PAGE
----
Russia's readiness to replace the reactor pressure vessel (RPV) its workers dropped during installation work in August at unit 1 of Belarus' first nuclear power plant, reflects the fact this is a public acceptance matter rather than a technological concern, Rosatom director general Sergey Kirienko said yesterday. Kirienko spoke to reporters during the International Atomic Energy Agency's 60th General Conference being held this week in Vienna.
Belarus' energy ministry said on 11 August it wanted the equipment to be replaced, which Kirienko said would not have a negative impact on implementation of the new-build project, which is in Ostrovets.
"We are sympathetic to the position of our Belarusian colleagues," Kirienko said, adding, "Technical requirements are not the basis of the decision, but rather the matter of public acceptance is." The public in Belarus have a "more sceptical attitude" towards nuclear energy, he said, owing to the Chernobyl nuclear power plant accident in Ukraine in 1986.
"We see no problems and the project is continuing," he said.
Rosatom subsidiaries OKB Gidropress and Atomstroyexport inspected the reactor vessel and sent the results of that to the project's customer - the Belarusian Nuclear Power Plant Company - and to Gosatomnadzor, specifically, the Nuclear and Radiation Safety Department of the Belarusian Emergencies Ministry.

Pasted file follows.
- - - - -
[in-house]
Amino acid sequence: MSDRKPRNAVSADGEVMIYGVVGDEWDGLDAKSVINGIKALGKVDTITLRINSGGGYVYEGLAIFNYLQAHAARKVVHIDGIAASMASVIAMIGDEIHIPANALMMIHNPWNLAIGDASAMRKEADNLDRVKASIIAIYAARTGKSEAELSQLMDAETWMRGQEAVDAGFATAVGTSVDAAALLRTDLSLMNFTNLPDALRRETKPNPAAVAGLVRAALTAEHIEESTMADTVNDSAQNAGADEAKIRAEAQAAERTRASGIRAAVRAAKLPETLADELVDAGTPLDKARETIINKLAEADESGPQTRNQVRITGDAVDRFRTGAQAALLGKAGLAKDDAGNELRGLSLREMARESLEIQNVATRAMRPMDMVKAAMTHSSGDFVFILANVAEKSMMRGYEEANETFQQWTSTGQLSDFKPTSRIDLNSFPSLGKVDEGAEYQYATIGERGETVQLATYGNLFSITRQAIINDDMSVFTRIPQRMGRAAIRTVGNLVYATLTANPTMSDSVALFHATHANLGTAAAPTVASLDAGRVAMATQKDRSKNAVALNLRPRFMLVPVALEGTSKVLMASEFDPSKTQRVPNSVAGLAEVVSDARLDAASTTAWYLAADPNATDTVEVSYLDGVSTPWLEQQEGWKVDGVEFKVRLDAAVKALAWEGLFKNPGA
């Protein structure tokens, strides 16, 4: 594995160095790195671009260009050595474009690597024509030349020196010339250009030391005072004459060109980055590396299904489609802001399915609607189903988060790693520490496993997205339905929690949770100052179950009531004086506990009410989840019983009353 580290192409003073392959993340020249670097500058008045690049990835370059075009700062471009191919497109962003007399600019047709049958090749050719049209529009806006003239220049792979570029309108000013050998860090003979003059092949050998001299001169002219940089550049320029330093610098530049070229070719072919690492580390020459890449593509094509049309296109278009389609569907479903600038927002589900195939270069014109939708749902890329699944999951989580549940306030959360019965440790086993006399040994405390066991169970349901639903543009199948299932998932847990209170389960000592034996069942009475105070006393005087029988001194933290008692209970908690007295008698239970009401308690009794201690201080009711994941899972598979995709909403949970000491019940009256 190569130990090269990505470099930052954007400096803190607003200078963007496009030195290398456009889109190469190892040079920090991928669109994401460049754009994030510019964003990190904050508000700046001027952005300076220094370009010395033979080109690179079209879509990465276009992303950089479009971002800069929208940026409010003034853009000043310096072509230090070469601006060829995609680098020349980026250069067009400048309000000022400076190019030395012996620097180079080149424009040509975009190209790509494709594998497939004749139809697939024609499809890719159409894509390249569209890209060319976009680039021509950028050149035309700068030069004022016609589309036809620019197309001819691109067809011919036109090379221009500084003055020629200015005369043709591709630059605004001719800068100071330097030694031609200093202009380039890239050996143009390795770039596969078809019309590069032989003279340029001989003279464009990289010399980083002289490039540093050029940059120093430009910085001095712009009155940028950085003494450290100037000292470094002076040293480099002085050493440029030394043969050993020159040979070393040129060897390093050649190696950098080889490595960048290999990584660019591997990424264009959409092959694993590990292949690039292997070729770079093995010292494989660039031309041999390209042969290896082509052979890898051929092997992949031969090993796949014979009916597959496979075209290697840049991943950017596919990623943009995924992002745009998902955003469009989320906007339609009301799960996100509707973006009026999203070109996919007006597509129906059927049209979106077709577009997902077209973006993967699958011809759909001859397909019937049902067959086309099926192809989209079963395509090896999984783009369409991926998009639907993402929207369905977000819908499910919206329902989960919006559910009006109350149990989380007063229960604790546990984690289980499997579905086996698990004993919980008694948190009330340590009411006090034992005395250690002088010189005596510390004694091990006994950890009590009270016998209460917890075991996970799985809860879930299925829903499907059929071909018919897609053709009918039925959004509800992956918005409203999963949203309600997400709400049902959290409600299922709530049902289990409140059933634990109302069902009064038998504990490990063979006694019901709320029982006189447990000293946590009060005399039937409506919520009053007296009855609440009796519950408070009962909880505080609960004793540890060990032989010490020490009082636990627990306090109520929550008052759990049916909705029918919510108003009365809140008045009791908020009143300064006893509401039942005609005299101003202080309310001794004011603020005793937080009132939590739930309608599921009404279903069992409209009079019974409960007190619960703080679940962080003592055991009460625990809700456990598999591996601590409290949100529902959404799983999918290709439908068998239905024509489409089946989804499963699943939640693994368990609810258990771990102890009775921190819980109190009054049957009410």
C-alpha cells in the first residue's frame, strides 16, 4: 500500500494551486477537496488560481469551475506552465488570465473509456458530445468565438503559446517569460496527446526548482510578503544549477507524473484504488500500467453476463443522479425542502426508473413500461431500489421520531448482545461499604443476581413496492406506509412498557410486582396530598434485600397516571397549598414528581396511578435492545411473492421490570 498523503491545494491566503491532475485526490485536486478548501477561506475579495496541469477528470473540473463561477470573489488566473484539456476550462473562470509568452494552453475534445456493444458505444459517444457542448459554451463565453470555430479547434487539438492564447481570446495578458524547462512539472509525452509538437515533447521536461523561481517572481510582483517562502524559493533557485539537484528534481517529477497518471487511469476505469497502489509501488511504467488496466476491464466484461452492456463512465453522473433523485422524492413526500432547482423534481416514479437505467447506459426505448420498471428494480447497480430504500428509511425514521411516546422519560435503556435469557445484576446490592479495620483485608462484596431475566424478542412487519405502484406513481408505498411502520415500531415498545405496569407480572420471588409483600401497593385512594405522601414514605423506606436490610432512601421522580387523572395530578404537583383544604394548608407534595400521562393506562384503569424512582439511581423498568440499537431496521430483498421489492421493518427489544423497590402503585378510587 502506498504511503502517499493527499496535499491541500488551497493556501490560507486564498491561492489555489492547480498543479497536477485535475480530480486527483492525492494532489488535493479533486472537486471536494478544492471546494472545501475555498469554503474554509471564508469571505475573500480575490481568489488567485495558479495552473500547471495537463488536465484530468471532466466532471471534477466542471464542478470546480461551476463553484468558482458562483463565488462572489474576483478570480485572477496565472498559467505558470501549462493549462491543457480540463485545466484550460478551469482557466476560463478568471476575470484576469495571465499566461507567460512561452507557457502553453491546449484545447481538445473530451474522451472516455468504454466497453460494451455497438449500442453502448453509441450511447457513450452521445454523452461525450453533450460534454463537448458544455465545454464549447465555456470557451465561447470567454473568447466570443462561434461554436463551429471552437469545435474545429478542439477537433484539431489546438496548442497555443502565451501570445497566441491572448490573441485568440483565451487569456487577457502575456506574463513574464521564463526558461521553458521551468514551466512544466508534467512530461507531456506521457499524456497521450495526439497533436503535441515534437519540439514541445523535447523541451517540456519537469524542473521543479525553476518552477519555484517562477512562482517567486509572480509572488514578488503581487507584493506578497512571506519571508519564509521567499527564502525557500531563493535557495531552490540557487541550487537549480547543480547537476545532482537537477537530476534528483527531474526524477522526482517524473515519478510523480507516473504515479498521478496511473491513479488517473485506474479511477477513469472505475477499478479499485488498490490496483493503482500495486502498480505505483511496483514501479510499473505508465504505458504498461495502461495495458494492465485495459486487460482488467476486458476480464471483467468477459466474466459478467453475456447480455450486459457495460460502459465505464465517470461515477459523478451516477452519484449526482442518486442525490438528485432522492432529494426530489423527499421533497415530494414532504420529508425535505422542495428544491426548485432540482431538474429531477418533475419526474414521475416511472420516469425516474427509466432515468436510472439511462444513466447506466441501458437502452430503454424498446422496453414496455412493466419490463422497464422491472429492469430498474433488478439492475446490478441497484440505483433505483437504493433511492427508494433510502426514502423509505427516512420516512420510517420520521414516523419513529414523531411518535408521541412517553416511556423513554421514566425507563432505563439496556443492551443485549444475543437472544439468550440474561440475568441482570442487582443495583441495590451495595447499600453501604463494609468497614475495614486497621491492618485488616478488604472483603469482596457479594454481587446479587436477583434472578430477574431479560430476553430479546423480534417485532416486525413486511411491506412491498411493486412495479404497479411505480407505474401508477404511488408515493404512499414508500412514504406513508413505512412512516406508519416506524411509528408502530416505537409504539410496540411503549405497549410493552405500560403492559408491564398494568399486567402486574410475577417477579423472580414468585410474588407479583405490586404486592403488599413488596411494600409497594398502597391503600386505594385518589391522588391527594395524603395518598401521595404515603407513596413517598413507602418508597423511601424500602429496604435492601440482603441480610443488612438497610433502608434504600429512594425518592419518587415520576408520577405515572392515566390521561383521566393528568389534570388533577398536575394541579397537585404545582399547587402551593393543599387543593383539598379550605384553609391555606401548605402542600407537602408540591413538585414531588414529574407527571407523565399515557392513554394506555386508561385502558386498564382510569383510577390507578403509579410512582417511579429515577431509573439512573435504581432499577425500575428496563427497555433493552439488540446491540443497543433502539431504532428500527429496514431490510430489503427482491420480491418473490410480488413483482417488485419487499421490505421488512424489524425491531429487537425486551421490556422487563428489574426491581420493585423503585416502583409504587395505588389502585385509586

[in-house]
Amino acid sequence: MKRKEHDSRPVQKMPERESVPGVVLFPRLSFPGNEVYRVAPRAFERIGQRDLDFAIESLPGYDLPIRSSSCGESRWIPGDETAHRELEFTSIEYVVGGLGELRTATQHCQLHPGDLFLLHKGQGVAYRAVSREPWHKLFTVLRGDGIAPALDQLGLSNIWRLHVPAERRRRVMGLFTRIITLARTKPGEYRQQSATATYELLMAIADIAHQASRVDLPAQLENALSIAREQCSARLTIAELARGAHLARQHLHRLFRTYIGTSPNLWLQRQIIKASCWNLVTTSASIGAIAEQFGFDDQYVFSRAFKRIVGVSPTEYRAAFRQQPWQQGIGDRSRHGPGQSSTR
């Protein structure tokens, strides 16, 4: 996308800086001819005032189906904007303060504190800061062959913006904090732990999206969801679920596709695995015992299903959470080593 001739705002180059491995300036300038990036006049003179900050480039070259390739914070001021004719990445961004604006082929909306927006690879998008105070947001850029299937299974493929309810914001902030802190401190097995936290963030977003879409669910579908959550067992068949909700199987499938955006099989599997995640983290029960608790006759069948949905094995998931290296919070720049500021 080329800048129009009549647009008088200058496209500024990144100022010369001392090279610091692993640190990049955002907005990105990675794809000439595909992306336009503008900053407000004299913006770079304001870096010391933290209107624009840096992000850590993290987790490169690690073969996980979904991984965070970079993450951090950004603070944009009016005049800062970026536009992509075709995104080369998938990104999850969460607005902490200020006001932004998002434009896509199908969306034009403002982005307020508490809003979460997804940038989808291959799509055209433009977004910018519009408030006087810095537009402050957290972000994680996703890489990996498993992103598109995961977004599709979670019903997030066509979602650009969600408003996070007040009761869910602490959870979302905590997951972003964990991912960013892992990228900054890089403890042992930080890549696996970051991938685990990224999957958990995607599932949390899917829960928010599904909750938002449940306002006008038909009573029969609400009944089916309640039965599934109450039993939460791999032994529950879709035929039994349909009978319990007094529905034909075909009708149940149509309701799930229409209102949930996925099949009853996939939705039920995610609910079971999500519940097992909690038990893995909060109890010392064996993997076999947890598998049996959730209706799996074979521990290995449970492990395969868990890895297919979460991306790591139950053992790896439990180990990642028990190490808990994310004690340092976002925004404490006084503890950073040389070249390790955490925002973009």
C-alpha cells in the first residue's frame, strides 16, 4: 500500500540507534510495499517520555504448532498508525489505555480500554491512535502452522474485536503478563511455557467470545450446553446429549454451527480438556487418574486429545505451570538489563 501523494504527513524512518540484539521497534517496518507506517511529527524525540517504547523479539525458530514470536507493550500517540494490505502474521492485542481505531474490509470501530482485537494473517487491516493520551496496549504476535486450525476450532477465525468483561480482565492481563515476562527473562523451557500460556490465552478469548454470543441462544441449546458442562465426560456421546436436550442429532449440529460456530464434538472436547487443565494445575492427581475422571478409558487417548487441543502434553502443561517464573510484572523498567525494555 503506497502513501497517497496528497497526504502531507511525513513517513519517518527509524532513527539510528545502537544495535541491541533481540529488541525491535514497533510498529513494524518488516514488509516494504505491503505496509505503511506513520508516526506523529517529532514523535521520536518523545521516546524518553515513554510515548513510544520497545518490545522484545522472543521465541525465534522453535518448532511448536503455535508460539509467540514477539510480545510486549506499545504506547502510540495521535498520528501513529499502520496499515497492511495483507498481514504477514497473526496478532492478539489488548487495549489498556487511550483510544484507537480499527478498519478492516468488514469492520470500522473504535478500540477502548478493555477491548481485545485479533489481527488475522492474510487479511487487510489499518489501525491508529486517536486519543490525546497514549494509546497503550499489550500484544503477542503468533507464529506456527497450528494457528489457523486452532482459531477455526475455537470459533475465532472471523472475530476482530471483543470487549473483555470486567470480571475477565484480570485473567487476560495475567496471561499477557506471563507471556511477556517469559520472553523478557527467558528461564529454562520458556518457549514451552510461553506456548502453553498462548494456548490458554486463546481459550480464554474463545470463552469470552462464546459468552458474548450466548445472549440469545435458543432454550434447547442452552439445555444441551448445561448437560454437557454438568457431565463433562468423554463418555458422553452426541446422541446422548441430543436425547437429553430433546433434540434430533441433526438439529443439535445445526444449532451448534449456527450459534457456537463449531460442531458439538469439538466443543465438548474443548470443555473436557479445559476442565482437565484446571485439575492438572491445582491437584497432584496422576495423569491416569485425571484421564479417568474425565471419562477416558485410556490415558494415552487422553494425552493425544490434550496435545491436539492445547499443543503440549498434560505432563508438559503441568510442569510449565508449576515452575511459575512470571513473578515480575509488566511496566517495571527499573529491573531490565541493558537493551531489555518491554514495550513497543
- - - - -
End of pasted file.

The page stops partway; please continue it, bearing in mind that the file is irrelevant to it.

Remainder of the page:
Kirienko confirmed the RPV was "absolutely functional, and can be used on other projects". He added that its replacement incurs "no additional costs" for the customer, other than for its transport to the site.
An intergovernmental agreement between Russia and Belarus specifically on cooperation in the construction of a nuclear power plant in Belarus was signed in March 2011.
AEM-Technology, another Rosatom subsidiary, said in May that it had completed assembly of the reactor vessel for the VVER-1200 unit 2 of the Belarus nuclear power plant.
In March, AEM-Technology announced it had completed assembly of the internals for unit 1 of the plant. The reactor vessel itself was shipped there in October last year.
Operation of the first unit of the Ostrovets plant is scheduled for November 2018 and the second unit in July 2020, to give 2340 MWe net capacity on line.
Researched and written
by World Nuclear News